Jowdy, who had opened the Davis Love III-designed Dunes Course at Diamante in 2009, was among those who recognized the value Woods brings to a project. It took several months of courtship, negotiations, due diligence and site visits before Woods agreed in 2012 to a long-term contract with Jowdy that would include El Cardonal, the Oasis Short Course and – still in plan development – a third full 18-hole course for Diamante.

“Nobody moves the needle like Tiger,” Jowdy said. “That’s worth a lot. Still, we all had to make sure that the project succeeded financially.”

Mike Abbott, founder of Beacon Land Development, is among those convinced that Woods’ design fee – a matter of speculation, since nobody involved on either side of the contract discusses it publicly – “is an investment that is worth a lot to us.” He marvels at Woods’ commitment to Bluejack National. And it wasn’t just the “eight to 10 site visits” that Woods made, said Abbott, “but the quality of his vision, his attention to detail, that he could make adjustments in the routing and in the field during construction and that he could implement his vision of the game. I mean here’s a guy who had made more money than anyone at golf, who could beat everyone in his heyday, and he was concerned about family golf, about growing the game, and people having fun.”

On the design side at Bluejack National, that included extensive space for ground-game golf and an avoidance of forced carries into greens. The fairways are wide – 91-acres in extent. Only 49 bunkers give the place a sparse, strategic feel with lots of low-mow greenside surrounds. The family-friendly atmosphere extends to a much-played 10-hole short course called The Playgrounds. “It’s so busy we have to turn the lights off at midnight or they’d never stop,” Abbott says.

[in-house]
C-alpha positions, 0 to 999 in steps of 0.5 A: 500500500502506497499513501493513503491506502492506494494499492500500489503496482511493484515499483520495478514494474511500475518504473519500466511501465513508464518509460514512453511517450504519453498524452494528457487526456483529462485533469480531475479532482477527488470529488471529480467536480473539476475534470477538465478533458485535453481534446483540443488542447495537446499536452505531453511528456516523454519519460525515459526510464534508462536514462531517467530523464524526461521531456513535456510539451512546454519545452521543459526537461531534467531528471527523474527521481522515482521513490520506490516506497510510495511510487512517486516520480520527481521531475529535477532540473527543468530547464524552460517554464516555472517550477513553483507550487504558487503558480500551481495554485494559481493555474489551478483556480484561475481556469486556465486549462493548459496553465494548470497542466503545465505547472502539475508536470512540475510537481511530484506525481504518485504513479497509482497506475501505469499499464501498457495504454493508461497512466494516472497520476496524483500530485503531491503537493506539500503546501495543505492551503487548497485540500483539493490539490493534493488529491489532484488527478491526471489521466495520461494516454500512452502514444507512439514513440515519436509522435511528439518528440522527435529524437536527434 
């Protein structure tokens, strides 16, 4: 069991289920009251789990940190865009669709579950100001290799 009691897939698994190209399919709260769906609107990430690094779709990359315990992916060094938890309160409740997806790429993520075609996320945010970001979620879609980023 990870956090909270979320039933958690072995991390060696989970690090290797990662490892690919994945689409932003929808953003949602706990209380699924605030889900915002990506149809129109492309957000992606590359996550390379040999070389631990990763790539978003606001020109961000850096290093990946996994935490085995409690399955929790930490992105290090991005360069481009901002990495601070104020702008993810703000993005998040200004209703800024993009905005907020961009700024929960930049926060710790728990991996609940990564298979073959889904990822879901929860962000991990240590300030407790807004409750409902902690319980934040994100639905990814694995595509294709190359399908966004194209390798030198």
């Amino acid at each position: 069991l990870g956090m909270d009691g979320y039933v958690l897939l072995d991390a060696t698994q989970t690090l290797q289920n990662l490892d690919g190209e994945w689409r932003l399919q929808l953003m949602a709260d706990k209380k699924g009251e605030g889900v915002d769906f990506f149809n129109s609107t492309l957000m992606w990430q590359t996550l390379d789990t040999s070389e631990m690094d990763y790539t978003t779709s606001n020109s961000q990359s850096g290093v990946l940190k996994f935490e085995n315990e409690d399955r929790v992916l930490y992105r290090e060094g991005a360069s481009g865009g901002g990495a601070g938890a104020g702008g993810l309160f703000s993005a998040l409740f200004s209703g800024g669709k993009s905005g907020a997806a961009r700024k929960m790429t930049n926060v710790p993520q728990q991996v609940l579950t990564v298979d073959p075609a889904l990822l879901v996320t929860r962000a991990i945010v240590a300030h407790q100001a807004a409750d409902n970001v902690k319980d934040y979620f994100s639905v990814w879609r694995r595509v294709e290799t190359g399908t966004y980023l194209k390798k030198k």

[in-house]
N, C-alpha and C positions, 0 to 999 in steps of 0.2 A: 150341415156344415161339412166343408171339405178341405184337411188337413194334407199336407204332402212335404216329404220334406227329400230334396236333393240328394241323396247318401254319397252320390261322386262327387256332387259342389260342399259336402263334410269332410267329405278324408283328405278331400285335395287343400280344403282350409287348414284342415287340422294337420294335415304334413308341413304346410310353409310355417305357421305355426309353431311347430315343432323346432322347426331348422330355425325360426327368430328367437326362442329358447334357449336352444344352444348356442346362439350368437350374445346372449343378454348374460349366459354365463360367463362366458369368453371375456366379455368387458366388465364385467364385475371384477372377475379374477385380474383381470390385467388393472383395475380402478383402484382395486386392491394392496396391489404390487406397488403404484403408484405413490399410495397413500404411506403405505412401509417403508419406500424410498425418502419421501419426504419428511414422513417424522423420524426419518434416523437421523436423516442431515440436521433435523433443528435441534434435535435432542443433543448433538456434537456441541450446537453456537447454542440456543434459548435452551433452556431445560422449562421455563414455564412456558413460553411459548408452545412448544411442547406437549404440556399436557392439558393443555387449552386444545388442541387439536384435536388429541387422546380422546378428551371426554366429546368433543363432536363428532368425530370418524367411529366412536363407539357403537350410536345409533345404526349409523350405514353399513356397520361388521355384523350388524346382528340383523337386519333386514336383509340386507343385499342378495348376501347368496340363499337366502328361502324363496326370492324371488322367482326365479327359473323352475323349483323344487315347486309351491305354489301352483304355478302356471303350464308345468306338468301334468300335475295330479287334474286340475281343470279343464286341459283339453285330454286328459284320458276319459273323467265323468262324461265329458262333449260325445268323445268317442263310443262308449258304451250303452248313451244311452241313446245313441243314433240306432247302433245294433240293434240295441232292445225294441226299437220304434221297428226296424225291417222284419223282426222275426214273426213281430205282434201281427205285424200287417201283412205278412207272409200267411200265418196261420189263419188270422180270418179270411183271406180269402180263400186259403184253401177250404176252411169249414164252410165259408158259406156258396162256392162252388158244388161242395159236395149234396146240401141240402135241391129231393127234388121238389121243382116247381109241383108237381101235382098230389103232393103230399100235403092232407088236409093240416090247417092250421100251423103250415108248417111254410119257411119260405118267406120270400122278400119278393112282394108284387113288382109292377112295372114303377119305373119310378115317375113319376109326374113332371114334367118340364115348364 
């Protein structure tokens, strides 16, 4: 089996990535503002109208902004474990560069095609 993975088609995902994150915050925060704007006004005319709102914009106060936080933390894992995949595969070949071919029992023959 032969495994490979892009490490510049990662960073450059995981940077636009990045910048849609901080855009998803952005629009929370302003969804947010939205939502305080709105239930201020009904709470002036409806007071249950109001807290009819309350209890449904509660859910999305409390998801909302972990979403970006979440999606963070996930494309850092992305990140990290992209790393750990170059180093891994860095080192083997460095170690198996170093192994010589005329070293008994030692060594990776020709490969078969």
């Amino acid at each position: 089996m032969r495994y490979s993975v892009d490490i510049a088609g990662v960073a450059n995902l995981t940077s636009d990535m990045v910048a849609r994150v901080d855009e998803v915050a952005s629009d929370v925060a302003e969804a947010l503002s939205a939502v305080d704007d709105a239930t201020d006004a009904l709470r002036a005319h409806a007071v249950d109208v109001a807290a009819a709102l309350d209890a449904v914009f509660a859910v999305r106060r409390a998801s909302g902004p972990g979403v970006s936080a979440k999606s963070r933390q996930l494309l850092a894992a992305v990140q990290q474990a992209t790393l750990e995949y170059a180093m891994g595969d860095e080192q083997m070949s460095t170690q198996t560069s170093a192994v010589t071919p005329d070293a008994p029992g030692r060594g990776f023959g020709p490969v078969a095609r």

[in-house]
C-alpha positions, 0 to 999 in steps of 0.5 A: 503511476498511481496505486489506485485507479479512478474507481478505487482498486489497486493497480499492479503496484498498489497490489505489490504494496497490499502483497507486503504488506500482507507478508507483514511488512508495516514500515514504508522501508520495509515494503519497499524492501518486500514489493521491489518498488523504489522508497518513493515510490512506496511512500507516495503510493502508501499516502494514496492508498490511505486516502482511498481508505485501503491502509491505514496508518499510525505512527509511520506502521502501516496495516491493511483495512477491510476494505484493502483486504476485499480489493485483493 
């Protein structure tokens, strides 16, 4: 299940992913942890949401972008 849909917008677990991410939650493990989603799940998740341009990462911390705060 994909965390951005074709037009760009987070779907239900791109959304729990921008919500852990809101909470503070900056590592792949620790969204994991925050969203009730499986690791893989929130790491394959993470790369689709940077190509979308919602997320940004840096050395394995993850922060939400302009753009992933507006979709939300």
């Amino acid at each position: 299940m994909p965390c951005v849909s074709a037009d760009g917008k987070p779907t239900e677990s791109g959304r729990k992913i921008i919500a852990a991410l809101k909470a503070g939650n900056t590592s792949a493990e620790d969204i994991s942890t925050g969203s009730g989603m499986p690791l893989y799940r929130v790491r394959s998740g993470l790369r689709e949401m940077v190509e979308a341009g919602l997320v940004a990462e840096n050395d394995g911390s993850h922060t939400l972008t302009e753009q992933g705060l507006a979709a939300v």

Following the success of Bluejack National in terms of course ratings (No. 11 Residential, Golfweek’s Best) and real estate sales, Abbott and Beacon Land Development turned to Woods for their next project, Jack’s Bay in Rock Sound, Bahamas. The initial plan was for an 18-hole golf course as the centerpiece of a private beach club and resort. But at Woods’ insistence, Jack’s Bay is first opening a 10-hole short course, also called The Playgrounds, with holes set right against the bay and some of the greens occasionally splashed with sea spray.

“Tiger sees that the game of golf can grow again,” Abbott says. “For a long time, golf and golf development were stuck as being controlled by the better players. He sees it more from an average state of mind.”

Plans for a full-length, 18-hole course at Jack’s Bay call for Woods to start construction sometime in 2018. He also has an 18-hole project called Payne’s Valley that is well underway in Ridgedale, Mo., near Branson. The Dubai course has been revived with different ownership under the name Trump World Golf Club Dubai.

Among three other projects on the drawing board at TGR Design, the 27-hole renovation of the South Shore and Jackson Park courses on Chicago’s South Side lakefront might be the most attuned to Woods’ approach to design. He’s doing it at the behest of former President Barack Obama in conjunction with a presidential library and the rejuvenation of a community park.

Golf Channel’s Mark Rolfing is the founder and president of the Chicago Parks Golf Alliance, the privately funded volunteer initiative coordinating the golf and park revival. Rolfing said “Woods has been very generous with his time” in having his design team create an 18-hole layout and short course. There are plans for affordable public golf as well as a learning center and shorefront environmental restoration, “all of which ties in to his larger vision,” Rolfing said.

Negotiating the complexities of Cook County politics to secure approvals will test even Woods’ legendary skills. It’s a testament to his patience that’s he’s willing to try. Clearly, he has ambitious designs: to make golf part of something more inclusive. 

(Note: This story appears in the January 2018 issue of Golfweek.)